Symbiosis is a term used in biology to describe a relationship that is (usually) mutually beneficial to one another. The two parties in the relationship depend on each other’s unique gifts in order to survive and flourish; this is seen in the partnership between clownfish and sea anemone:
“In a symbiotic mutualistic relationship, the clownfish feeds on small invertebrates that otherwise have potential to harm the sea anemone, and the fecal matter from the clownfish provides nutrients to the sea anemone. The clownfish is additionally protected from predators by the anemone's stinging cells, to which the clownfish is immune.” – Symbiosis, Wikipedia
The unique relationship between social media and apps is much like the biological phenomenon of symbiosis, in that while one can survive without the other, it becomes much more beneficial to both if they are included. A recent study from Pew Internet Research Center released figures on the percentage of adults using Facebook, LinkedIn, Pinterest, Twitter, and Instagram, and the results demonstrated beyond any shadow of a doubt that apps and social media go hand in hand. Here are some of the key findings from the report:
- Some 73% of online adults now use a social networking site of some kind.
- Facebook is the dominant social networking platform in the number of users, but a striking number of users are now diversifying onto other platforms.
- Some 42% of online adults now use multiple social networking sites.
- Some 71% of online adults are now Facebook users, a slight increase from the 67% of online adults who used Facebook as of late 2012.
- Pinterest holds particular appeal to female users (women are four times as likely as men to be Pinterest users), and LinkedIn is especially popular among college graduates and internet users in higher income households.
- Twitter and Instagram have particular appeal to younger adults, urban dwellers, and non-whites.
- 63% of Facebook users visit the site at least once a day, with 40% doing so multiple times throughout the day.
- Instagram and Twitter have a significantly smaller number of users than Facebook does, but users of these sites also tend to visit them frequently. Some 57% of Instagram users visit the site at least once a day (with 35% doing so multiple times per day), and 46% of Twitter users are daily visitors (with 29% visiting multiple times per day).
- 42% of online adults use multiple social networking platforms. For those who use only one social networking site, Facebook is typically—though not always—the platform of choice.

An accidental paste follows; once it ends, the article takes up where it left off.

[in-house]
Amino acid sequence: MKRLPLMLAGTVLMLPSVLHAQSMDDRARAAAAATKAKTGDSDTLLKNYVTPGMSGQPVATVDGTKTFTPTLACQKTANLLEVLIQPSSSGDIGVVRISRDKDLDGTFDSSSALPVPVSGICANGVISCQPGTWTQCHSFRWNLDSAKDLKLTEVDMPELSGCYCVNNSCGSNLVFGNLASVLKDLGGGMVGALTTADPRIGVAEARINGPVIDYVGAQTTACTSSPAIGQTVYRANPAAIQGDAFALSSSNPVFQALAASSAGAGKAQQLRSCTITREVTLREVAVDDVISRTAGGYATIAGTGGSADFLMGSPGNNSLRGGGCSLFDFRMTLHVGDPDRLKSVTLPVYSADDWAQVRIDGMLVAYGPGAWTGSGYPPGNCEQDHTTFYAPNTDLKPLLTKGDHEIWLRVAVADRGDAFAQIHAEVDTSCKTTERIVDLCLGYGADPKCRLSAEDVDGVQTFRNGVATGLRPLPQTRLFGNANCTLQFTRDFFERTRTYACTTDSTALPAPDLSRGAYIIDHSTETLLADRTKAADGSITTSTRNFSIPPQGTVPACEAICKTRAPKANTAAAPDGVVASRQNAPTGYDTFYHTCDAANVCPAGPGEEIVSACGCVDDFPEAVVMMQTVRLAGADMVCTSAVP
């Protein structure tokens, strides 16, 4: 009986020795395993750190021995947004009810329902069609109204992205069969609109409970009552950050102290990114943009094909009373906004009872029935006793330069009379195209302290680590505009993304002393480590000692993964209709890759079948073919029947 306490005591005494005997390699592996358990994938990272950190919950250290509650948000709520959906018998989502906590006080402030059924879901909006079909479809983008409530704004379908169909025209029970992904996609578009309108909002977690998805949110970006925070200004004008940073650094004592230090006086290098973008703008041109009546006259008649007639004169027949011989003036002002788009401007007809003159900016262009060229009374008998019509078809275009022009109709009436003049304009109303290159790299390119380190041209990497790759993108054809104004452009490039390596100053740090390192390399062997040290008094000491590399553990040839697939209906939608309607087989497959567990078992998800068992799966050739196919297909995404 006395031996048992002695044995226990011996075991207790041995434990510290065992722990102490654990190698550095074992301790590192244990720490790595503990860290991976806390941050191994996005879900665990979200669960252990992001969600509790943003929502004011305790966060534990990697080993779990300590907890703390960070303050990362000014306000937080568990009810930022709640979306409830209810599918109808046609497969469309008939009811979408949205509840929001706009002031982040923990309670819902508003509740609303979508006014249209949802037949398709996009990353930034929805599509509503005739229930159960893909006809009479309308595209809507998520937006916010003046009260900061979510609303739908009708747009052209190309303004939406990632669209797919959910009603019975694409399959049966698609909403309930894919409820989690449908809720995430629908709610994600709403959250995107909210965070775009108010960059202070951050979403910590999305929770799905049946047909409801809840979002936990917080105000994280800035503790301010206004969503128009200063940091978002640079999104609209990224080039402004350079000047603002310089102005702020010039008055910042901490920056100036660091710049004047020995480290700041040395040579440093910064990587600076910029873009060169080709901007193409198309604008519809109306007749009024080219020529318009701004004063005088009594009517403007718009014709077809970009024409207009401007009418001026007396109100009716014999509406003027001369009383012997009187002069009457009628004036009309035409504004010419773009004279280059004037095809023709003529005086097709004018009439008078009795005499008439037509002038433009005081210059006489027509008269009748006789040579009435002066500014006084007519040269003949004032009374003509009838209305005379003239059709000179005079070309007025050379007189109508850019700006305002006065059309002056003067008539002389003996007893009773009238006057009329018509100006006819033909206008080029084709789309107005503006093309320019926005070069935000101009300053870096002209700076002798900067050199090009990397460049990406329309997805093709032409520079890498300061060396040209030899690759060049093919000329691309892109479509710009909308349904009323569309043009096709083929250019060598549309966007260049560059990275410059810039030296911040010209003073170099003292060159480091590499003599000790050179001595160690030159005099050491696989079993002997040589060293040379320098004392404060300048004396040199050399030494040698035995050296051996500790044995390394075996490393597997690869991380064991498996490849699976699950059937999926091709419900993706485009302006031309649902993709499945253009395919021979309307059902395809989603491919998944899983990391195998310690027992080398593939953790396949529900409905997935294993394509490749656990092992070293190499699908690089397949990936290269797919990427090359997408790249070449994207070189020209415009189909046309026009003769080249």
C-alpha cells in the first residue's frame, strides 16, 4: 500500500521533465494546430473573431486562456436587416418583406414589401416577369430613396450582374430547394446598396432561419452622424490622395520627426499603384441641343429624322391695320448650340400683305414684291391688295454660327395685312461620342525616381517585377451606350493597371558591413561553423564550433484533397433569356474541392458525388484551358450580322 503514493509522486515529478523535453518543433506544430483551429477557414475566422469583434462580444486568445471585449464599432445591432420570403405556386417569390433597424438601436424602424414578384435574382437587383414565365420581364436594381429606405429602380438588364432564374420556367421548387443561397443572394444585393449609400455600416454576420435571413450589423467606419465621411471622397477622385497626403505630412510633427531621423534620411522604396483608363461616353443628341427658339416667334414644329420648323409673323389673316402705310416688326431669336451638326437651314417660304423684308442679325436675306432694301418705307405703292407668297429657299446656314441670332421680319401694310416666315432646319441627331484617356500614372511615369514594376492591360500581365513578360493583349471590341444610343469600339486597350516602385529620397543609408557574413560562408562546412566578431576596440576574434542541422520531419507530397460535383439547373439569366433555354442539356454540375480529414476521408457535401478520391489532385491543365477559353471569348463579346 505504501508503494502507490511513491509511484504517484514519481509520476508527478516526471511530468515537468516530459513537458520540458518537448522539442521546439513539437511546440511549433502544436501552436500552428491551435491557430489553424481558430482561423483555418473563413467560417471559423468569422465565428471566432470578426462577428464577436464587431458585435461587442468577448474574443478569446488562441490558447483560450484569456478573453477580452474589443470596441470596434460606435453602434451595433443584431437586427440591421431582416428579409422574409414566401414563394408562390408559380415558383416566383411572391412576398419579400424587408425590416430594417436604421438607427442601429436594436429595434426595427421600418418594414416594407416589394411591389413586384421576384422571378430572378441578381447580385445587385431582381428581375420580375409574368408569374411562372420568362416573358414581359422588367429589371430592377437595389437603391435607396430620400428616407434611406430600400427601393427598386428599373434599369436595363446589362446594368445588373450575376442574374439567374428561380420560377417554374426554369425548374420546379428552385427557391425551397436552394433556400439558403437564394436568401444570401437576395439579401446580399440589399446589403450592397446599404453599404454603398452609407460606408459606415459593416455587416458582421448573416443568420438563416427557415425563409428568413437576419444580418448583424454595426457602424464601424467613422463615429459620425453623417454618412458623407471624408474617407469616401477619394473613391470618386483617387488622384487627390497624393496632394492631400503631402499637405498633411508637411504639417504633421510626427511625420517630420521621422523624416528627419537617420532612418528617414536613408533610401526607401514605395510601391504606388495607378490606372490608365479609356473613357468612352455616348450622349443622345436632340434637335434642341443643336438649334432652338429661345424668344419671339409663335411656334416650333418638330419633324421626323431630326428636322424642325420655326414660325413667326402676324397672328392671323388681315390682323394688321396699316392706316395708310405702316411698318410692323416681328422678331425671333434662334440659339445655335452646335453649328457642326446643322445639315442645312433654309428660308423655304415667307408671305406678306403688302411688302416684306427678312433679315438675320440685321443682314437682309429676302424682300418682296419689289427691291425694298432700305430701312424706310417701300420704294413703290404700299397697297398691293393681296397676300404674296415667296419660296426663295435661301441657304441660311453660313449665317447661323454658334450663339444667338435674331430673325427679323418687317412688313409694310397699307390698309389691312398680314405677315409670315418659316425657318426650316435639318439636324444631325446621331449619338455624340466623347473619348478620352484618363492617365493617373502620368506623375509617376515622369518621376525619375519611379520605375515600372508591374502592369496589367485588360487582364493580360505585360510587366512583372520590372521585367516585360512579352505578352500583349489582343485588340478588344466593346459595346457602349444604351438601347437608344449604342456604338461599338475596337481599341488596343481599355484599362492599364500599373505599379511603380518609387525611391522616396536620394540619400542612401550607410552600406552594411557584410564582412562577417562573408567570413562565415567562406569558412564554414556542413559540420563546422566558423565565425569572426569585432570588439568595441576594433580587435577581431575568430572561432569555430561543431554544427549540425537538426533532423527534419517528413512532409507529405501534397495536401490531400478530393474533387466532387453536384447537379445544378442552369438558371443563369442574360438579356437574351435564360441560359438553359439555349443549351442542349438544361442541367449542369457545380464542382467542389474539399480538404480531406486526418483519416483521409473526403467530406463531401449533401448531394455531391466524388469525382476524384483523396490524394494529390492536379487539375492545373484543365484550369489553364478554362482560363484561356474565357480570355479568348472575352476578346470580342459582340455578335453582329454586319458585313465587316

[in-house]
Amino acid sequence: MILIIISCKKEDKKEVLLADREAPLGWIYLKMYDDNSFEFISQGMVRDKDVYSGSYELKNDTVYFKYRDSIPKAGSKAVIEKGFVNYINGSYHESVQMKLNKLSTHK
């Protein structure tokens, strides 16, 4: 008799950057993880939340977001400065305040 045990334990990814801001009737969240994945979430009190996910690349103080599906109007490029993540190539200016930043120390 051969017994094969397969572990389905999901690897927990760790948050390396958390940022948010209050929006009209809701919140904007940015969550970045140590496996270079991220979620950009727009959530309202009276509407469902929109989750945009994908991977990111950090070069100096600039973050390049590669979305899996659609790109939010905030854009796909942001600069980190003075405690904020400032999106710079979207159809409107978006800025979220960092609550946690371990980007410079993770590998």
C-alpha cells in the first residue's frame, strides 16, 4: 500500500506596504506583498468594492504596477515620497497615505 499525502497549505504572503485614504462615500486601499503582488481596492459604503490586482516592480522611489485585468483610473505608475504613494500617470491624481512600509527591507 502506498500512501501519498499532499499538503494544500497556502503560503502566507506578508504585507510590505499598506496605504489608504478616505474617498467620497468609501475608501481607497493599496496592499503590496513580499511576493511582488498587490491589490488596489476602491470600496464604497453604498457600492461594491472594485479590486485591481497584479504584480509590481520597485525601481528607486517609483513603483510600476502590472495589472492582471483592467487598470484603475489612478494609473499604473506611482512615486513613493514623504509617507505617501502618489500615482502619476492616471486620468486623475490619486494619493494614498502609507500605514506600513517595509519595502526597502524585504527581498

More people are visiting social media sites on their mobile devices via apps than at any time before in history, and this number only is forecasted to increase as the world becomes more interconnected, aka as “the Internet of Things”. Several social networking properties gained their viral following in 2013 purely from the infiltration of mobile app use; this includes Instagram, Vine, and Snapchat, three social platforms that are especially popular with people ages 13 to 25:
“Instagram in 2013 comfortably cruised from 80 million to 150 million monthly active users, half of whom check their feeds daily. The app has become a mainstay of the social routine because it continues to be interesting….. The ephemeral messaging app Snapchat has captivated your teenage relatives, and for good reason: They just tap out a message or snap a photo with a funny caption, and set a timer. When the seconds tick down, the message disappears. It's fun, simple, and, most important, private. Snapchat began growing its fanbase last year, but in 2013 the service was inescapable.” – “From Twitter to Tinder: Social media hits and misses of 2013”, ComputerWorld.com
Increased global connectivity grew greatly in 2013, thereby increasing the use of engagement via apps. A Nielsen study on mobile usage tracked the growth of smartphone penetration, showing growth in overall smartphone penetration in the US from 56% at the beginning of 2013 to 65% of U.S. mobile subscribers by October, with the majority of users using Android and iOS platforms to increase activity in apps, specifically, social networking apps. Facebook won the day with over 103 million unique users every month, and Instagram was in the top ten lists of apps used for the year.